There are many ways to lose weight: dieting, exercising or fasting. But sport alone does not provide what many think.
Frankfurt – Fasting, Low Carb, High Carb, Low Fat: Today there are numerous recommendations on how to lose weight more effectively. The possibility of boosting fat burning with the help of certain foods is also mentioned over and over again. Regardless of the diet, it is generally accepted that sports lose weight. However, according to one researcher, this assumption is a myth.
In his book Burn: New Research Blows the Lid Off – How We Really Burn Calories, Lose Weight, and Stay Healthy, anthropologist Herman Pontzer questions that more exercise leads to more calorie expenditure and therefore more loss of weight. According to the results of research by Pontzer, considered an expert on human metabolism, it is not true that people who move a lot need more energy than those who sit all day, reports the Süddeutsche Zeitung.
These findings apparently upset some of his colleagues. For example, exercise physiologist John Thyfault of the University of Kansas Medical Center is concerned that this finding may give dieters bad ideas. Others find his work excellent. So does paleoanthropologist Leslie Aiello, who calls his work “revolutionary.”
Sport as a key to losing weight: a study refutes the common myth
A closer look at the results of Pontzer’s research makes it clear what logic his findings are based on: When you exercise, you burn energy. This suggests that the body needs more energy per day. However, according to the metabolism expert, this assumption is wrong. In various studies, Pontzer found that energy in the body is distributed differently.
An example: Pontzer traveled to Tanzania in 2010 to investigate the energy balance of the Hadza people. These people are hunters and gatherers and consequently active, reports Deutschlandfunk. Women run about eight kilometers a day, men about 14. That’s more kilometers than the average American runs in a day, adds the SZ. The Hadza people agreed to Pontzer’s request. With the help of dual branded water, she determined CO2 emissions and thus calorie consumption during an activity. The results surprised many colleagues.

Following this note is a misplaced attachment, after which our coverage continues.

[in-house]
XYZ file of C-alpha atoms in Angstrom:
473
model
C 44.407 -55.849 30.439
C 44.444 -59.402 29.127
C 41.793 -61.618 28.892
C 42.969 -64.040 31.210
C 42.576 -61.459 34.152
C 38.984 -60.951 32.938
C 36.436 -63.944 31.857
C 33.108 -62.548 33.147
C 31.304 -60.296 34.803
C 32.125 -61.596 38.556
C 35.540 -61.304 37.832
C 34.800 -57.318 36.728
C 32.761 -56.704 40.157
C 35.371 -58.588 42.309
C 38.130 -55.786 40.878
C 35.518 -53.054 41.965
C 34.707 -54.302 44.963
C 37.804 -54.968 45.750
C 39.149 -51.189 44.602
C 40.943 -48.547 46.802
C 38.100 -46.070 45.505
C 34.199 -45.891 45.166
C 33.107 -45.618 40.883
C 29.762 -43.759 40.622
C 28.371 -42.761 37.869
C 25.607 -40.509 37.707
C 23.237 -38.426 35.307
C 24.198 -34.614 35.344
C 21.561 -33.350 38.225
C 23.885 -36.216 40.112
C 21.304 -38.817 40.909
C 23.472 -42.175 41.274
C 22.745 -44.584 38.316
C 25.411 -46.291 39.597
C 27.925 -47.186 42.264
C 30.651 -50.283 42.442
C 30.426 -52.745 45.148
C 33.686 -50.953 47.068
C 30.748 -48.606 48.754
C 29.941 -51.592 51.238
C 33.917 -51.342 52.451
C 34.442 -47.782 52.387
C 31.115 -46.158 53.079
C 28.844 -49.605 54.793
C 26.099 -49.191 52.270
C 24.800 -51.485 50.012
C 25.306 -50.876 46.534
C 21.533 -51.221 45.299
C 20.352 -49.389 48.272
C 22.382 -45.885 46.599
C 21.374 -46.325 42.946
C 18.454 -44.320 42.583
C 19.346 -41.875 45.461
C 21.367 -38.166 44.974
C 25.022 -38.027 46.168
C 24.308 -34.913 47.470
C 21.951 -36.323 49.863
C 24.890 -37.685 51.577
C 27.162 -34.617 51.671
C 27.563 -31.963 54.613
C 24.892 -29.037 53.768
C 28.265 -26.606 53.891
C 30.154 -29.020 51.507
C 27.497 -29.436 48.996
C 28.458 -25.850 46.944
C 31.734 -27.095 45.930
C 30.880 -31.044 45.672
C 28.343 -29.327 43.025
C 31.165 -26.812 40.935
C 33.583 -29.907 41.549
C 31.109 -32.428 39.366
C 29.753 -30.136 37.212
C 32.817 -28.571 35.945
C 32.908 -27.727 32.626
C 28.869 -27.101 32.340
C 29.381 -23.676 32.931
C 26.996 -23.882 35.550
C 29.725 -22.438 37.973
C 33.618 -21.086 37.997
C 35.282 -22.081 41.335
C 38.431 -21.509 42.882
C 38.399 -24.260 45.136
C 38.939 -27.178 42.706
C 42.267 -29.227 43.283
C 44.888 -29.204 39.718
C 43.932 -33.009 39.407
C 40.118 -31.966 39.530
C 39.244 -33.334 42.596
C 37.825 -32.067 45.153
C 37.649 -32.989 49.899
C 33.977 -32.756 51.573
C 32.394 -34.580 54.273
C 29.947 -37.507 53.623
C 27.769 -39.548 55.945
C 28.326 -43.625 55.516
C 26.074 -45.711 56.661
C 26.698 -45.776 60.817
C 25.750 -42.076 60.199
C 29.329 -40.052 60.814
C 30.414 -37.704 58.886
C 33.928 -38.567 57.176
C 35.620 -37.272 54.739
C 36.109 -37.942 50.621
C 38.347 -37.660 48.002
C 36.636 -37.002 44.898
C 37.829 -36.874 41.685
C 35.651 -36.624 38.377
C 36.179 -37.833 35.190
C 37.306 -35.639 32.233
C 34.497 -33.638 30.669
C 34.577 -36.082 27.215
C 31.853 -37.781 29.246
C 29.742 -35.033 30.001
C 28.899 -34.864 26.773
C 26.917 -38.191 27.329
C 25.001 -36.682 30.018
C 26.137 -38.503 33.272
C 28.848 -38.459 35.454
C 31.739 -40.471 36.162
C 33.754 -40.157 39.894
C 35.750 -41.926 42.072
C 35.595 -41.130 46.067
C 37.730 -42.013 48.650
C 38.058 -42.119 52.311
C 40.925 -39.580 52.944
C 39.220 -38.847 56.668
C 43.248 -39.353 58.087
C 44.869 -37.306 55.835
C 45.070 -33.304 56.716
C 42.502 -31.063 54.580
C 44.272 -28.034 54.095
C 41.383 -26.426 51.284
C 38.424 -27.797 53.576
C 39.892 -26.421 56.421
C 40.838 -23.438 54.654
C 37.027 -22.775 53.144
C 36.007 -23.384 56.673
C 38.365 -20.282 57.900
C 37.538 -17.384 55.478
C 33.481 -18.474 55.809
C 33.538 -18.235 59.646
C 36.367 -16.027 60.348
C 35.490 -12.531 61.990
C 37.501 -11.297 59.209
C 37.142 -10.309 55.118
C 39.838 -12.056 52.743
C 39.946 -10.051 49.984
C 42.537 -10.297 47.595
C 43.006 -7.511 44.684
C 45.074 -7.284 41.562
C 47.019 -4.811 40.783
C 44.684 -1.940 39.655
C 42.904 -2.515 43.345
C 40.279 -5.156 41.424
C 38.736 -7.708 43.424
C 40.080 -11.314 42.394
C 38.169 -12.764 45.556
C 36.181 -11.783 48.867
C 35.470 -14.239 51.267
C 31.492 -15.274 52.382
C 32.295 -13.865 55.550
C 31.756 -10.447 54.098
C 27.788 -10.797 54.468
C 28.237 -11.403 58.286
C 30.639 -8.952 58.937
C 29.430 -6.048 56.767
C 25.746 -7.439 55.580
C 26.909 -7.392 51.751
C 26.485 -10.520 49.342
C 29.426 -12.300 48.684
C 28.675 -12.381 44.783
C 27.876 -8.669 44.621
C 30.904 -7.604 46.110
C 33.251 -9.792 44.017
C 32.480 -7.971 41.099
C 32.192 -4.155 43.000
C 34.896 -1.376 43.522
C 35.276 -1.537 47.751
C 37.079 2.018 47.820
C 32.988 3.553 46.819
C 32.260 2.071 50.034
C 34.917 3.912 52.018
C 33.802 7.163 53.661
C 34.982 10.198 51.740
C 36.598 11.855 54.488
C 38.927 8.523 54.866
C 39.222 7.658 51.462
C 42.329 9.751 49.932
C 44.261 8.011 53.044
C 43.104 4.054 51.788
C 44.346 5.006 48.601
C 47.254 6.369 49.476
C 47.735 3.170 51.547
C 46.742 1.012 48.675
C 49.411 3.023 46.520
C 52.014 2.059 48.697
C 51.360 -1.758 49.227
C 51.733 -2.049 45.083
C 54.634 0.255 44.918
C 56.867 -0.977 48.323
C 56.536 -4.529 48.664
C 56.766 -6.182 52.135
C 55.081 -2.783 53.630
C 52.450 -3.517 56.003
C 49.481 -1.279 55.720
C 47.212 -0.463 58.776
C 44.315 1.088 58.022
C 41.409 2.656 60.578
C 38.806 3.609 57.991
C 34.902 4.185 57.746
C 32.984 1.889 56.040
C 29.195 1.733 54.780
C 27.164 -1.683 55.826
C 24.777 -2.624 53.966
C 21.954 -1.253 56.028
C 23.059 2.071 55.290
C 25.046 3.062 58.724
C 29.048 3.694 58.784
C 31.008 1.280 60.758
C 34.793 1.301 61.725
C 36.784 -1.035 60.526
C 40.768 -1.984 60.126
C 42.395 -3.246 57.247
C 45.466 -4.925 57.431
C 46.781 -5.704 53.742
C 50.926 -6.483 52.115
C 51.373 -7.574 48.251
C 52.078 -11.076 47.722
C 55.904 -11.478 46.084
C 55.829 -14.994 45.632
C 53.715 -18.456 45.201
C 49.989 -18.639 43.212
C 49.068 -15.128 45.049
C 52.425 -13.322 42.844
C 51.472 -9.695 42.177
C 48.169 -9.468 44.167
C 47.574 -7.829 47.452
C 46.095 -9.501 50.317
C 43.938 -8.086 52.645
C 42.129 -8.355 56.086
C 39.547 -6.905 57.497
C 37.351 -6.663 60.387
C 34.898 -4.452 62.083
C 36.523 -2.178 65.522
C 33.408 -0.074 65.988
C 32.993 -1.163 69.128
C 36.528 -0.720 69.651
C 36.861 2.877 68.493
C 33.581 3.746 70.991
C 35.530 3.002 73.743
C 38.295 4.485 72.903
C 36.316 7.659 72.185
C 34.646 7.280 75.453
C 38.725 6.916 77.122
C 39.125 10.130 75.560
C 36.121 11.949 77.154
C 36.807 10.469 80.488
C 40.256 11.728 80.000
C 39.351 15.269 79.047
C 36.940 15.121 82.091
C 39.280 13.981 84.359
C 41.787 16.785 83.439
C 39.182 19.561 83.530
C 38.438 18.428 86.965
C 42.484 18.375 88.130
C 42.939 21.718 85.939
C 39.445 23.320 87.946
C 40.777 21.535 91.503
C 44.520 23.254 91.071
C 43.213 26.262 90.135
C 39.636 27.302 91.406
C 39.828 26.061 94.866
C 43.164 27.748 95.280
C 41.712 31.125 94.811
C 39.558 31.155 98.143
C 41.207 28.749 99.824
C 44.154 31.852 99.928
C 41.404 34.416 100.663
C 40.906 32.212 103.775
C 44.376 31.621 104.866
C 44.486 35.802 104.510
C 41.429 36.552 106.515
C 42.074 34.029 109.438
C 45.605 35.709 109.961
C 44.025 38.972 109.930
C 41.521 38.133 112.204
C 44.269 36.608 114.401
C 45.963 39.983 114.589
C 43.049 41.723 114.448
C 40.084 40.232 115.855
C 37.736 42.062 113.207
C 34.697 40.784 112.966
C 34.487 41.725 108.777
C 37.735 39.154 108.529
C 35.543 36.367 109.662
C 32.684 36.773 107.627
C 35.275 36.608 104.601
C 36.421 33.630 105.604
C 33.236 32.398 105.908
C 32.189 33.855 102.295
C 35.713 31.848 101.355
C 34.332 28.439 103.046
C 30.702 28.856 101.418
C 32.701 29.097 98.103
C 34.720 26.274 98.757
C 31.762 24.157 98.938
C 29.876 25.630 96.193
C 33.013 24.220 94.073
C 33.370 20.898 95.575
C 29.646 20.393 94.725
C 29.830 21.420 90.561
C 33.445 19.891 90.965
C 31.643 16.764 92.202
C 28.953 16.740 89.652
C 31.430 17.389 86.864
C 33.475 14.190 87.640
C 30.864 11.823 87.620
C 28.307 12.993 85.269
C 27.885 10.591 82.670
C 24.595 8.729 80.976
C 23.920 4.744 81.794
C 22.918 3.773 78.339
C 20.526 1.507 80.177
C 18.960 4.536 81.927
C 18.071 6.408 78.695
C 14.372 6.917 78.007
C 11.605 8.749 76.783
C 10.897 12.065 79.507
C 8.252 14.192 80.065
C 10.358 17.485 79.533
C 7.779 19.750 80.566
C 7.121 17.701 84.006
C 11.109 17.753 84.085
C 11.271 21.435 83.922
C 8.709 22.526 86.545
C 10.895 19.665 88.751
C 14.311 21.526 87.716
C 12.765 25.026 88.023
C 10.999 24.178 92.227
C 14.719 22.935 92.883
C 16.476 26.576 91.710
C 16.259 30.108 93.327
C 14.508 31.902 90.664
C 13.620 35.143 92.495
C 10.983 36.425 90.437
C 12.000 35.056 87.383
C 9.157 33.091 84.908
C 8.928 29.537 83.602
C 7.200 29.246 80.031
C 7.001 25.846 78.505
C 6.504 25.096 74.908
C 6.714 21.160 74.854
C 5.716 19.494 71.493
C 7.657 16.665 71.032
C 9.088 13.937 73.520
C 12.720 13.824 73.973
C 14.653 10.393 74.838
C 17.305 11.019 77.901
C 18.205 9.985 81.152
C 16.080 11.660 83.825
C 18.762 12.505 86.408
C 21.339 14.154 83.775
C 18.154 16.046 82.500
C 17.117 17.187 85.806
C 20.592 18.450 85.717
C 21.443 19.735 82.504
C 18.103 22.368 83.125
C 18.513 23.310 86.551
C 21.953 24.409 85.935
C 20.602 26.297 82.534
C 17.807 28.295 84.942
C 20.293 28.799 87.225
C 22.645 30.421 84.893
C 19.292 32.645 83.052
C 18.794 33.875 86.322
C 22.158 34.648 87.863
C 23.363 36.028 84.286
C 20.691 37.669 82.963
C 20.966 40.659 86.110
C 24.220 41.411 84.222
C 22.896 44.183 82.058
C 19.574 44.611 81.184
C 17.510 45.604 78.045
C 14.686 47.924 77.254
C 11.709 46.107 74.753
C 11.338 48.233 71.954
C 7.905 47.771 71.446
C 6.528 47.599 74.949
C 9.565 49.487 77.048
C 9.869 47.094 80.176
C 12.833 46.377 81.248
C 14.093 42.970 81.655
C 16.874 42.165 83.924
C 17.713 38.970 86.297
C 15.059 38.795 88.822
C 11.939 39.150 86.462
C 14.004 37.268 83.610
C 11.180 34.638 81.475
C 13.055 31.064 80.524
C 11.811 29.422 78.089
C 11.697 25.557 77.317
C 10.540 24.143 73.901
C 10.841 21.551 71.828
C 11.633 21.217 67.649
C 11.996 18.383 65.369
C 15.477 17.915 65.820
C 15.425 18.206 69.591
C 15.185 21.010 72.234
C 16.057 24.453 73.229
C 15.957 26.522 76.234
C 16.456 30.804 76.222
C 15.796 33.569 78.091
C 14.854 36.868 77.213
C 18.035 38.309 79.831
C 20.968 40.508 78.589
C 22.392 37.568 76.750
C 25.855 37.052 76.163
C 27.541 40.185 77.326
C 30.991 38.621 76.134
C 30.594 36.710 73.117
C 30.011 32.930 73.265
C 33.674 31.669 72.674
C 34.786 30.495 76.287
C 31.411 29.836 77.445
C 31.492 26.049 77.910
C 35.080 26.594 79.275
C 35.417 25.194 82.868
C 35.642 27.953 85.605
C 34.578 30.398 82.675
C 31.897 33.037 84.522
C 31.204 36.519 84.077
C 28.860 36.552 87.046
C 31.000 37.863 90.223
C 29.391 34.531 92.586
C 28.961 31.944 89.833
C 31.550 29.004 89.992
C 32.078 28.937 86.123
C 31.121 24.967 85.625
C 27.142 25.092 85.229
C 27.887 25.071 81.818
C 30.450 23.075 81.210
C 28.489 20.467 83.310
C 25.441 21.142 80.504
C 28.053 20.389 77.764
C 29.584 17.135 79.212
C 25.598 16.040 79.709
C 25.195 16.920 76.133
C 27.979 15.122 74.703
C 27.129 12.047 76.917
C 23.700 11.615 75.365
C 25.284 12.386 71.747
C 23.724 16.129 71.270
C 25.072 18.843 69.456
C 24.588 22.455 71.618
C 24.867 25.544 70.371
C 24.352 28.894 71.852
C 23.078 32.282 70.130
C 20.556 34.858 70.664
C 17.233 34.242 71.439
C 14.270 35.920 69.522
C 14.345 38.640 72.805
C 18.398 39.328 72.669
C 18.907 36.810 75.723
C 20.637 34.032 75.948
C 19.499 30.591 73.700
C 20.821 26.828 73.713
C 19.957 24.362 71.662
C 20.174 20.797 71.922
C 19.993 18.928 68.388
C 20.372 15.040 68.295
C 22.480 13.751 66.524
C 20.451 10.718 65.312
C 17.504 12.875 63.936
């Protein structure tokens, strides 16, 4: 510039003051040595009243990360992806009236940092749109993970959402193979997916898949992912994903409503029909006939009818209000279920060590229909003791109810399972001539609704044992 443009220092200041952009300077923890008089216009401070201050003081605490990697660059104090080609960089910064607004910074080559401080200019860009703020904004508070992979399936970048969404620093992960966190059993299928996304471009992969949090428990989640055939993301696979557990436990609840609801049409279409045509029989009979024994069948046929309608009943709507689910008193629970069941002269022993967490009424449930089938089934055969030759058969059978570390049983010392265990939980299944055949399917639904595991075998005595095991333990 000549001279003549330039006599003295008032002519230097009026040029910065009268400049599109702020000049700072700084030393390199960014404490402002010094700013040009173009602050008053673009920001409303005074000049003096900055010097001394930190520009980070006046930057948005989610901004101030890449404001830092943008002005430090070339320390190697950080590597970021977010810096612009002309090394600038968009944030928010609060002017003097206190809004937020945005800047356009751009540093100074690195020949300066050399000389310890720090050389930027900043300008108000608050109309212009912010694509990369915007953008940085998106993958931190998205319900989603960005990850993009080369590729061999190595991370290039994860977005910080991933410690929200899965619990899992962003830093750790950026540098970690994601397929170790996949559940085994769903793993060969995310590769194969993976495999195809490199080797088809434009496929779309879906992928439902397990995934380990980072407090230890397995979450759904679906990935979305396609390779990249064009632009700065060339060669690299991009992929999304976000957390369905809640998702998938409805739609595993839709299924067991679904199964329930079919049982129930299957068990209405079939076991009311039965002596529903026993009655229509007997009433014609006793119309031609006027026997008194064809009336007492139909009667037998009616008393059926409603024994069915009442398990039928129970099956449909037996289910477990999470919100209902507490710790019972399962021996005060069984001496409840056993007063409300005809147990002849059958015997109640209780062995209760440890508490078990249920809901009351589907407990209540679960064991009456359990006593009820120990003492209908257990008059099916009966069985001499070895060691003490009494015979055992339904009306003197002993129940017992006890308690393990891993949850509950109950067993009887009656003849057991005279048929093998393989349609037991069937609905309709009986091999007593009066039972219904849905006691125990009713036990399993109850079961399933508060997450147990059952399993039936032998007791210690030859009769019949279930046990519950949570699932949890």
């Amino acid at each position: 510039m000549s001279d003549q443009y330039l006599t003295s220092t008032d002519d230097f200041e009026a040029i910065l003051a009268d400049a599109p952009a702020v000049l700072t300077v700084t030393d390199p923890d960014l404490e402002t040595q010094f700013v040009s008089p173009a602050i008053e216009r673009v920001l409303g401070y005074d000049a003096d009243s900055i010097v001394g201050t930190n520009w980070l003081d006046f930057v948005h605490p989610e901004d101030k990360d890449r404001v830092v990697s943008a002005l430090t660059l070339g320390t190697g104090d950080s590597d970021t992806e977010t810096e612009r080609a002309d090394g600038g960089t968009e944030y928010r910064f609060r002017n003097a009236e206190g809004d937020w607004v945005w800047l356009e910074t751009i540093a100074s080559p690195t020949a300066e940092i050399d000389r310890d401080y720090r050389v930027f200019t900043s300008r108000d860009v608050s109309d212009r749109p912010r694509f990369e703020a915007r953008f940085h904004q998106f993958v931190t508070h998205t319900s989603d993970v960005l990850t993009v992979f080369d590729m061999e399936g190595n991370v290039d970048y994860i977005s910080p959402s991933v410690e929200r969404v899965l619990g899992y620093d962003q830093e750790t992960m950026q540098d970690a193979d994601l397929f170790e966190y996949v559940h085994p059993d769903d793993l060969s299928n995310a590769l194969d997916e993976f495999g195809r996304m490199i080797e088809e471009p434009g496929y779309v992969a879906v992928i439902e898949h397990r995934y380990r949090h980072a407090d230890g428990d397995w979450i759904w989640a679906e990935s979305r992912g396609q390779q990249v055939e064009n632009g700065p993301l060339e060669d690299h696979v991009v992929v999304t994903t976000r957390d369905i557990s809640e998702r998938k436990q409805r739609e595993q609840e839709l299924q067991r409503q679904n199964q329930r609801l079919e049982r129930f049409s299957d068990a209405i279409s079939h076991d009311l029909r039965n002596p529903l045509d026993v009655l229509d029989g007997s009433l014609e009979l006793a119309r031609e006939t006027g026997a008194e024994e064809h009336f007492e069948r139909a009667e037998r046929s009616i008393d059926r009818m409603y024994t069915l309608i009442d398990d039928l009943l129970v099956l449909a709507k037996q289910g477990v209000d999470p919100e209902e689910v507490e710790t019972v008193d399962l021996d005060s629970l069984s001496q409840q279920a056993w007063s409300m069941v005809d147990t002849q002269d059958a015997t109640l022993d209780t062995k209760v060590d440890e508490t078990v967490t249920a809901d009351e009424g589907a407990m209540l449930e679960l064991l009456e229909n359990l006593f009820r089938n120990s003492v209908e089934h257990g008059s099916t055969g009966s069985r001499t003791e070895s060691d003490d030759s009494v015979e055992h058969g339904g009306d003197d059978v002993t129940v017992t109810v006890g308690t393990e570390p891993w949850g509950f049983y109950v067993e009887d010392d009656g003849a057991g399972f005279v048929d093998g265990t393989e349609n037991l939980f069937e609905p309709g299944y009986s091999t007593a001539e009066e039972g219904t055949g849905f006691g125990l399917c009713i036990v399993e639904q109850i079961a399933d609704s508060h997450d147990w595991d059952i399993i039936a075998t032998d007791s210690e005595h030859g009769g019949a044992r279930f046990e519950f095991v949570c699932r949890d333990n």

|Calorie consumption per day||mens||Women|
|19 to under 25 years||3000||2400|
|25 to under 51||2900||2300|
|51 to under 65 years||2500||2000|
|65 years and older||2300||1800|
|Source: Stiftung Warentest|
Study shows: sport does not lead to weight loss: energy consumption is simply distributed differently
“Individual Hadza sometimes have more or less active days, with some burning ten percent more or less calories than average. In general, however, Hadza men and women burn the same amount of energy per day as men and women in the United States, Europe, Russia, and Japan,” he reported in the online magazine Plos One in 2012.
The result of this investigation was not an isolated case. Amy Luke, an epidemiologist at Loyola University Chicago, also found that women farmers in West Africa burn as many calories as women in Chicago. She uses the same method as Pontzer, as SZ writes. However, the results of her investigation remained largely unknown.
From his results, Pontzer deduces that during sports activities the body reduces the supply of energy for other tasks in the body. He says: “Instead of increasing the number of calories burned per day, the Hadza’s physical activity changed the way they burned his calories.”
No myth: sport is good for your health and protects against diabetes and heart disease
Analysis of more data confirms this assumption, as reported by the mirror. In one study, marathon runners were observed jogging 26 miles six times a week for 140 days. Pontzer and his colleagues found that runners’ energy needs at the start of the race were around 6,200 calories.
Over the course of the run, the power requirement dropped significantly. In the end it was 4900 calories. From this, the researchers concluded that the body creates space for training needs and stores it elsewhere.
Studies do not consider that sport has a positive effect on the human body and keeps it healthy. Exercise has an effect on fat distribution and the risk of diabetes and heart disease, says exercise physiologist Thyfault. Pontzer agrees: “Exercise keeps you from getting sick, but the best way to control your weight is through diet.” (Fee Halberstadt)